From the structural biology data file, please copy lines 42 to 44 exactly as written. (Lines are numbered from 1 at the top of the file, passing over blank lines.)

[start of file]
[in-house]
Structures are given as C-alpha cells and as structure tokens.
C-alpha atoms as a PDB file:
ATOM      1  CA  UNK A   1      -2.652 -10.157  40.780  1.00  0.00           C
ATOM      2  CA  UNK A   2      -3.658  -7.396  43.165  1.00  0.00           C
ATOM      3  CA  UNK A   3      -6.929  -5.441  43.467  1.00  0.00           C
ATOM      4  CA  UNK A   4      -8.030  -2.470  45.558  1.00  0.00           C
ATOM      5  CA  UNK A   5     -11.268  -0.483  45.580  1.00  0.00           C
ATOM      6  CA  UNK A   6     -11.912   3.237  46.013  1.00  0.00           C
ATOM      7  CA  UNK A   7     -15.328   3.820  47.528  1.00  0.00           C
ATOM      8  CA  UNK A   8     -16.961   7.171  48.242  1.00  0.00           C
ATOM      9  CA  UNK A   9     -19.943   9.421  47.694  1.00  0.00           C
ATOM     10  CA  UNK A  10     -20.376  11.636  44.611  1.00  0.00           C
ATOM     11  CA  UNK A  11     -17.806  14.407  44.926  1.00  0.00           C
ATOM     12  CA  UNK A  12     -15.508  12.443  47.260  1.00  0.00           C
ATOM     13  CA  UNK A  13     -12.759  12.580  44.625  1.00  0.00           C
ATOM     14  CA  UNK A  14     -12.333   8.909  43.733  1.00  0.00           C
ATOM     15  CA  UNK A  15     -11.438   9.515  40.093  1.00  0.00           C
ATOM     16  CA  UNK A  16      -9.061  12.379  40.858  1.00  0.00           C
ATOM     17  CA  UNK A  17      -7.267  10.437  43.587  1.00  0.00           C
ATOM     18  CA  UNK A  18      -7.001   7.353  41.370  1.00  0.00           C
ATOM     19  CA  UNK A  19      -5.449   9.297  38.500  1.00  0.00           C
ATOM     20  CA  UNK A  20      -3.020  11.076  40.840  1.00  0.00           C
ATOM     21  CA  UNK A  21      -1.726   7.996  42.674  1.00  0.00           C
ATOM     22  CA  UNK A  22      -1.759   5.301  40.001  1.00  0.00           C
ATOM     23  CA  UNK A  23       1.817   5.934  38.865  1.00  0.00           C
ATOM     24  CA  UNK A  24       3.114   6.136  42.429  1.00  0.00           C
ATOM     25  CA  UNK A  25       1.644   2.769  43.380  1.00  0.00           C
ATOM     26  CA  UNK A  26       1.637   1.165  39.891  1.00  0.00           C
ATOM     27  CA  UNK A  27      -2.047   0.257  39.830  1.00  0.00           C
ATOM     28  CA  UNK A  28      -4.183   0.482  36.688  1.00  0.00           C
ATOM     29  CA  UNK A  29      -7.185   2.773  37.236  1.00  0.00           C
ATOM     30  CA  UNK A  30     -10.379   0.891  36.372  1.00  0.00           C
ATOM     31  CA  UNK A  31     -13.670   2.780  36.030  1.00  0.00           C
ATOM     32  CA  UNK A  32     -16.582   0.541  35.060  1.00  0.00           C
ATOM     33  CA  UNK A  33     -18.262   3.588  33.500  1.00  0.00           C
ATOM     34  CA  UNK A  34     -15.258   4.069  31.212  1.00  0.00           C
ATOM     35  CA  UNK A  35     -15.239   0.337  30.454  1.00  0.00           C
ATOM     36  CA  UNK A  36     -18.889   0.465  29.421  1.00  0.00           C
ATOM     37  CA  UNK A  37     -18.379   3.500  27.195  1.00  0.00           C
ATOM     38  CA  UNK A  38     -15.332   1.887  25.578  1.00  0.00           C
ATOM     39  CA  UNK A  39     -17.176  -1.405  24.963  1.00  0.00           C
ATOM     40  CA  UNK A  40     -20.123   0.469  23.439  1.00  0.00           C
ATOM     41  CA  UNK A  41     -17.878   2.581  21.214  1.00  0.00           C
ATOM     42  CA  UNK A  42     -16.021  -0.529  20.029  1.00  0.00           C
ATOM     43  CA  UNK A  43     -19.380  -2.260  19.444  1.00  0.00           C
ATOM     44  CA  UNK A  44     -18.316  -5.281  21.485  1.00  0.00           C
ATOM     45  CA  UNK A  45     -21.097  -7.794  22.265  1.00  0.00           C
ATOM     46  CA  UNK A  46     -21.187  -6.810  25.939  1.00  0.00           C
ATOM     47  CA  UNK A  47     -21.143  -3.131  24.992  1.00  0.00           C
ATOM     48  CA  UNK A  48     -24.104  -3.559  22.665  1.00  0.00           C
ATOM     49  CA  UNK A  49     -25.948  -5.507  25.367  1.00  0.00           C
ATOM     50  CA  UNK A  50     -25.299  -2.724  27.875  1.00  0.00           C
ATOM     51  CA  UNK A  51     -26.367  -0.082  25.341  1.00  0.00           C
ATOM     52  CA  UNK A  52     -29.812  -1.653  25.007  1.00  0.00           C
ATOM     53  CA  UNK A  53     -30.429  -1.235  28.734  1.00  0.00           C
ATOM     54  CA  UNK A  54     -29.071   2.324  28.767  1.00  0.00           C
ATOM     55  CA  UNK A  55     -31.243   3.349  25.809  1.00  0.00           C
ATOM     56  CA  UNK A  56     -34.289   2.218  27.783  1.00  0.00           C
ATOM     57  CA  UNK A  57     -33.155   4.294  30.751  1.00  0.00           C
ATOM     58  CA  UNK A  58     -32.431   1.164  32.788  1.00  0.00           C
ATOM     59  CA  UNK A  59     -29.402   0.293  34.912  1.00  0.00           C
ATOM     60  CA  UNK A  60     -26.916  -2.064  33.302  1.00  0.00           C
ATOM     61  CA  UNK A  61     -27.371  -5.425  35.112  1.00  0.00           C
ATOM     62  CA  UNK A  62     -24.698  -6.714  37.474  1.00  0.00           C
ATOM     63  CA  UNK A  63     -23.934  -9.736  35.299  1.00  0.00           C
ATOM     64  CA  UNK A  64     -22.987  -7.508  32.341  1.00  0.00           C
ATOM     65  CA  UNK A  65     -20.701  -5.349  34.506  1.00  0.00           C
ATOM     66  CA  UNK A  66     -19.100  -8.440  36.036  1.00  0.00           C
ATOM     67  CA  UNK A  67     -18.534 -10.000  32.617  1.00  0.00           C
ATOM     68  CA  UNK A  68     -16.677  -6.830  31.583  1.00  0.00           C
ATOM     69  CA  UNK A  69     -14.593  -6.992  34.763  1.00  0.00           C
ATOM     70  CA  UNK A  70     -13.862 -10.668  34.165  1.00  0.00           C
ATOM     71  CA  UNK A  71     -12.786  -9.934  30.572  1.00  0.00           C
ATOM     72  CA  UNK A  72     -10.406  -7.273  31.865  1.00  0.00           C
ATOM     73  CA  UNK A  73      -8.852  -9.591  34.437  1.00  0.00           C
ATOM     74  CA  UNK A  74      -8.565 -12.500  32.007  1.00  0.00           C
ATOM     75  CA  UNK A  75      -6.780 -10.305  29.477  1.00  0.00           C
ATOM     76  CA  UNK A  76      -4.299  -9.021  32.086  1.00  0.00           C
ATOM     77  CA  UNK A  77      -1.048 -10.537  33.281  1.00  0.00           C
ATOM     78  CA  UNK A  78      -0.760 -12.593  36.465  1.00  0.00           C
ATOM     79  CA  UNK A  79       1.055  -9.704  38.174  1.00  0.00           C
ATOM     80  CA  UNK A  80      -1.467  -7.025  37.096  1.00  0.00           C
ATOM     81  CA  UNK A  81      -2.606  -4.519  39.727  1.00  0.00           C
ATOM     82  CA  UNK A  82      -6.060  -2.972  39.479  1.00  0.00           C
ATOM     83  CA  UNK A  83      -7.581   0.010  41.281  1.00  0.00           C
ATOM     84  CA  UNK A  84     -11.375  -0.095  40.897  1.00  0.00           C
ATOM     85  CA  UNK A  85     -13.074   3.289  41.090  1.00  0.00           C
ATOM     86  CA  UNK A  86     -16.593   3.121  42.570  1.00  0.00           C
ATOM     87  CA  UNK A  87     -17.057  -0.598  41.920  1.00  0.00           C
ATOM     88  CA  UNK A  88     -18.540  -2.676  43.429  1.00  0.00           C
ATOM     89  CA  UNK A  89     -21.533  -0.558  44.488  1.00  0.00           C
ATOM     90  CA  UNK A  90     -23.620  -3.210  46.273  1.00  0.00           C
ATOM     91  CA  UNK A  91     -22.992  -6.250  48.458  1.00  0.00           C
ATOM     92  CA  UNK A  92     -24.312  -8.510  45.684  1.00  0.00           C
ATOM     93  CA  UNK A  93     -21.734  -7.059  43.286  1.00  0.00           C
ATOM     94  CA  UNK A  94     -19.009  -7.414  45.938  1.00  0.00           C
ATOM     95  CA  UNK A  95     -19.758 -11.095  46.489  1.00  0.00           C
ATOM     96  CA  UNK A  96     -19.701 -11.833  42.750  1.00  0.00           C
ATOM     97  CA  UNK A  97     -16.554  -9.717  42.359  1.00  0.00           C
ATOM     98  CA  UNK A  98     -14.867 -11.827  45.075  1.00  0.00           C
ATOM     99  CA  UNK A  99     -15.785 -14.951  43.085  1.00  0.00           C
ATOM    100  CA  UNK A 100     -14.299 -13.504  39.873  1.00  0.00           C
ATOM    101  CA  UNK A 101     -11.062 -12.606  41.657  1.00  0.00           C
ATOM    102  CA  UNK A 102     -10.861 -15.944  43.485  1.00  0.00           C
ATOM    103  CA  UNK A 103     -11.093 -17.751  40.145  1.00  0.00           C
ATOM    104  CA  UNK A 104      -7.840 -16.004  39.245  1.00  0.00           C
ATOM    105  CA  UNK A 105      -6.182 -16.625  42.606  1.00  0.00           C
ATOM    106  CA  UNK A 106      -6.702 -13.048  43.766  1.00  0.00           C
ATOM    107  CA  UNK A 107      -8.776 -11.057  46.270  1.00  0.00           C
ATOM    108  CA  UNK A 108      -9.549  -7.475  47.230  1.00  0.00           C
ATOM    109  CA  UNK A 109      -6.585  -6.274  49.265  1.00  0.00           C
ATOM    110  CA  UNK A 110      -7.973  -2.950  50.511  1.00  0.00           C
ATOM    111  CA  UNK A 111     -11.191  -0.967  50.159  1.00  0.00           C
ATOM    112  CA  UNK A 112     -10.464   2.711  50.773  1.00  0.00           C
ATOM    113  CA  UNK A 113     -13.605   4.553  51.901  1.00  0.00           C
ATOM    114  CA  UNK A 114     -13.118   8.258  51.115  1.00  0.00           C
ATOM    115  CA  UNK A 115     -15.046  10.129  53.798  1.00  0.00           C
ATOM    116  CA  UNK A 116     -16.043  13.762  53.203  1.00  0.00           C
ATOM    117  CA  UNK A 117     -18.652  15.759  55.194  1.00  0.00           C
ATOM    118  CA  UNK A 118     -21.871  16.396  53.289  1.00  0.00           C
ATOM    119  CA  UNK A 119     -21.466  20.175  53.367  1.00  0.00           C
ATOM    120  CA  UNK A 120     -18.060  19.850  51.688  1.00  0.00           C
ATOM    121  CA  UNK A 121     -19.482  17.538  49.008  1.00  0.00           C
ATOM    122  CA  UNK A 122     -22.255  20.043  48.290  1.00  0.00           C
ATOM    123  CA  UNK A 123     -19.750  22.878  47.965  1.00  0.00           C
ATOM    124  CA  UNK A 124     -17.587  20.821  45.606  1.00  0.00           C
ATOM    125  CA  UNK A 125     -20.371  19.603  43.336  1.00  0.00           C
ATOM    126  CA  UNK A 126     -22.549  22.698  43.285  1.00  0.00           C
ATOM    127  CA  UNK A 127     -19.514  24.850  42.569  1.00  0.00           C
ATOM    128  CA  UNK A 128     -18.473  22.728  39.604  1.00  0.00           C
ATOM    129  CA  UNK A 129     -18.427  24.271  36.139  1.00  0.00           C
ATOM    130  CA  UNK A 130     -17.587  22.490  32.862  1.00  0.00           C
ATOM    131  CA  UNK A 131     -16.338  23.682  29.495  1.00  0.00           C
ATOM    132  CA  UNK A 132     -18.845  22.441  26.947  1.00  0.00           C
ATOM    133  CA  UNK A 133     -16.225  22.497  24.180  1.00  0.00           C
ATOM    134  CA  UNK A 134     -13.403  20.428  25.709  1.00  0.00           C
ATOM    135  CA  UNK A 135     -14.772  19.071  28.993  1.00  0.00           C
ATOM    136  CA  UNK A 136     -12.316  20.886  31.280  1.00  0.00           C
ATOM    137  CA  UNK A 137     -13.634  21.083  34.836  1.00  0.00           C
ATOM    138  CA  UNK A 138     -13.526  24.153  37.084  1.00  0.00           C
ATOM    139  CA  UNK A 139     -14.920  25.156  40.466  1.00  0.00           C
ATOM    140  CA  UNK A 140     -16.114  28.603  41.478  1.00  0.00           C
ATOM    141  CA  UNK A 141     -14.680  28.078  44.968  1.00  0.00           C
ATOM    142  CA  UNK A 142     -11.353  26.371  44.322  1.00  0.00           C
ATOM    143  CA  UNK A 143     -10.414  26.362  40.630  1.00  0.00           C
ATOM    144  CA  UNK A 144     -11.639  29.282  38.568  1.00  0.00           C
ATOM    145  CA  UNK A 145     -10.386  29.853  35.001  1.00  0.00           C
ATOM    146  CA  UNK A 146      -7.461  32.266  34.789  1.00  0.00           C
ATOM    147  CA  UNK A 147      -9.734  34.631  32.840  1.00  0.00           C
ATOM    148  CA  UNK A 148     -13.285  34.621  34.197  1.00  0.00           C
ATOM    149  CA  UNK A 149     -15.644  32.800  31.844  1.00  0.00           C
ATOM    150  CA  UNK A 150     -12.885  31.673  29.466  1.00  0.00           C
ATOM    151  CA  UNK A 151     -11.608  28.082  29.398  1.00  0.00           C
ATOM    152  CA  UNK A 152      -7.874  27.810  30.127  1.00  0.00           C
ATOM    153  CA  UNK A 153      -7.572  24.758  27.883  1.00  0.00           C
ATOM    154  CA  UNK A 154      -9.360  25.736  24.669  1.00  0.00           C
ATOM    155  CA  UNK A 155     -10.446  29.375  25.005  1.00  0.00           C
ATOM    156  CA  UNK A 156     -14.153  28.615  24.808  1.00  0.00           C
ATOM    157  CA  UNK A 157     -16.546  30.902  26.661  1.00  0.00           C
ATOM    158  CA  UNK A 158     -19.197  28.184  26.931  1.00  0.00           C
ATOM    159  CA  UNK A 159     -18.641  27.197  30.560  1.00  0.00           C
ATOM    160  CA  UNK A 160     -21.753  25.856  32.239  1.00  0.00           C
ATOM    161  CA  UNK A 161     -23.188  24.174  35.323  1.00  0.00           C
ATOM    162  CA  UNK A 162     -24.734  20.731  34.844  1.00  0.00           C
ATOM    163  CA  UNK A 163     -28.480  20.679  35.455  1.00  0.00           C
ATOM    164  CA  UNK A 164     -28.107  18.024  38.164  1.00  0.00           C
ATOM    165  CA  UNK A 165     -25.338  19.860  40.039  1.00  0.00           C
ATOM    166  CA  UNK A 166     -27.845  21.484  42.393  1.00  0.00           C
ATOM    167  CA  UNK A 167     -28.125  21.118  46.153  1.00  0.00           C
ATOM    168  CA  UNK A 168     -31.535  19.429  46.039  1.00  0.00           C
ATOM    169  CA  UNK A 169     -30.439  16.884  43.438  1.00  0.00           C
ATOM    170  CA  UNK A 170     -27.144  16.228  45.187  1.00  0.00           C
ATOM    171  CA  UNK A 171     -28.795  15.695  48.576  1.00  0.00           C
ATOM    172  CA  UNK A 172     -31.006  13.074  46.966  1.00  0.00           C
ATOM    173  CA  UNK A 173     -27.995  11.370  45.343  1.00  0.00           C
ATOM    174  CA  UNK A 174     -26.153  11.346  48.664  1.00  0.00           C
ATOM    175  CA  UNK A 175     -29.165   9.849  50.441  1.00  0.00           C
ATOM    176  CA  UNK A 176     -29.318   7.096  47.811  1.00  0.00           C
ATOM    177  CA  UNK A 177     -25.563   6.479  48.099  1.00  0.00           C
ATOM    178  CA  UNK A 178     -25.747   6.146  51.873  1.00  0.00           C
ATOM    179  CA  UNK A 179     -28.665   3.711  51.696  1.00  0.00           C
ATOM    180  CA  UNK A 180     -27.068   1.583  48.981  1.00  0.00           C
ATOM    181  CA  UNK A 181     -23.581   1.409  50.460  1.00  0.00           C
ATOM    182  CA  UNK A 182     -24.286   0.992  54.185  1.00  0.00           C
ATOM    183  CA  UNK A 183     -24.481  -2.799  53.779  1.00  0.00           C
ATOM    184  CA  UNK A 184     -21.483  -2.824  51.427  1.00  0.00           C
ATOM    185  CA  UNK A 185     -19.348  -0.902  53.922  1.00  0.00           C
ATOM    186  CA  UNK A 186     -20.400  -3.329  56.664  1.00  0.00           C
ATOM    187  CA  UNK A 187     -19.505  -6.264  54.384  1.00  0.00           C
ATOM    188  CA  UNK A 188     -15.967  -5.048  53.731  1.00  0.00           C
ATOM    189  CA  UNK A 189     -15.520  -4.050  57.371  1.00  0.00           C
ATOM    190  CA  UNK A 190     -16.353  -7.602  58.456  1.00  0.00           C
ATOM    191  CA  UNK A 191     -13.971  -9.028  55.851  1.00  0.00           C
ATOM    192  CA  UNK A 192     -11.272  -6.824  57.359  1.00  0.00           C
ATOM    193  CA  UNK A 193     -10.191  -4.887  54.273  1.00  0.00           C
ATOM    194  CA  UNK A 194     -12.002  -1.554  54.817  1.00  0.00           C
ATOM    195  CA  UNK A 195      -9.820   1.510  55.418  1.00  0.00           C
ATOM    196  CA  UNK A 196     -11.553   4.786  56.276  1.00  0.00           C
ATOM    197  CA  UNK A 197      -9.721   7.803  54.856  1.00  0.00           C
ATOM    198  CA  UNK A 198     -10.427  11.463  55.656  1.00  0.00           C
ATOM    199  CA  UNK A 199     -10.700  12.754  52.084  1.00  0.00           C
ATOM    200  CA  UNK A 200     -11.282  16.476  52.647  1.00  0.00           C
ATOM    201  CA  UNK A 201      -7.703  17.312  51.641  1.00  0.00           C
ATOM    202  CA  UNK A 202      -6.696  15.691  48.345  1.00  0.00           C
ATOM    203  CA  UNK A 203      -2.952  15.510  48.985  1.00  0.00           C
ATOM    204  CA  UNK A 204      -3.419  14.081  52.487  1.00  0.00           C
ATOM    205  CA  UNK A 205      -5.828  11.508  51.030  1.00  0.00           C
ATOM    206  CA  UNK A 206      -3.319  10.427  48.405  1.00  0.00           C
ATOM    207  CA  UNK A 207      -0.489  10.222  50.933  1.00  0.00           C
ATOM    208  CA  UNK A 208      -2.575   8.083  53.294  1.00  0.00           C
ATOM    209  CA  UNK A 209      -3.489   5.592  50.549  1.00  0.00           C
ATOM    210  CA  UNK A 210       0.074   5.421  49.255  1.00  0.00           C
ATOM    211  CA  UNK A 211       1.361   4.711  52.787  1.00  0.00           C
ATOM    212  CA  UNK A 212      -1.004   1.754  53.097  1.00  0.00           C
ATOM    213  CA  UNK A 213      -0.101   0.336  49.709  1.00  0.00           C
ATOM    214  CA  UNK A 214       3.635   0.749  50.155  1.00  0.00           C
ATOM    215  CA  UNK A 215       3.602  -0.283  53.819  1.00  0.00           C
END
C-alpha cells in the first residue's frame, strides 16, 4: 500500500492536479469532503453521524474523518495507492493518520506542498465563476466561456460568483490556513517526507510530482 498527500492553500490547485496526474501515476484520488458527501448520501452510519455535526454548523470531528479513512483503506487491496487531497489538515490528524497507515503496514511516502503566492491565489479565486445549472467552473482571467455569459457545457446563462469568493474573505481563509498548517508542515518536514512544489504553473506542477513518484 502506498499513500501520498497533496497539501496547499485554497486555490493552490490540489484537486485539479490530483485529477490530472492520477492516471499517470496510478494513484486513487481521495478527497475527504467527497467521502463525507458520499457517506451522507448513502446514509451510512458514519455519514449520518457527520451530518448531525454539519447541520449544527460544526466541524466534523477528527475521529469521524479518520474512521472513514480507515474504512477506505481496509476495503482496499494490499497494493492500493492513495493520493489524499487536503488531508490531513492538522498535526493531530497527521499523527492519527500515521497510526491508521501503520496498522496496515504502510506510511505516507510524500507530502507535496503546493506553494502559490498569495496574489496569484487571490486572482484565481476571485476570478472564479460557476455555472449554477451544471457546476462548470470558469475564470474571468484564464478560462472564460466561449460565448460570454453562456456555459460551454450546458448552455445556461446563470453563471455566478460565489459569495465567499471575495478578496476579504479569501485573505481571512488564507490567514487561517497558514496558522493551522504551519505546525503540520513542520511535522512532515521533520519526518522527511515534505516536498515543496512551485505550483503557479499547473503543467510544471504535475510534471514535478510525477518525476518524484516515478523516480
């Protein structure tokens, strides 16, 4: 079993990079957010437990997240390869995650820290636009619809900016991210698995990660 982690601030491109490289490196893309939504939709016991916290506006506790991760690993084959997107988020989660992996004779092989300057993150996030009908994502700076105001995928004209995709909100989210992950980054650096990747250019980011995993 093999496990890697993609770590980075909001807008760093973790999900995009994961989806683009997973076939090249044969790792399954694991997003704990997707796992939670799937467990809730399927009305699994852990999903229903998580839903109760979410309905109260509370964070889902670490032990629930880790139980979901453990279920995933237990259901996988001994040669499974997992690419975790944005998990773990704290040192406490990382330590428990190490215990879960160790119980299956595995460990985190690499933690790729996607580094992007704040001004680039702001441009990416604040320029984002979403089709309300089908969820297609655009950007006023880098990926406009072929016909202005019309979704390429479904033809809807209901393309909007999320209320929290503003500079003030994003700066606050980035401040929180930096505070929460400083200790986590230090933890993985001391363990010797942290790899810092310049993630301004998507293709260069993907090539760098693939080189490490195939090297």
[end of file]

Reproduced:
ATOM     39  CA  UNK A  39     -17.176  -1.405  24.963  1.00  0.00           C
ATOM     40  CA  UNK A  40     -20.123   0.469  23.439  1.00  0.00           C
ATOM     41  CA  UNK A  41     -17.878   2.581  21.214  1.00  0.00           C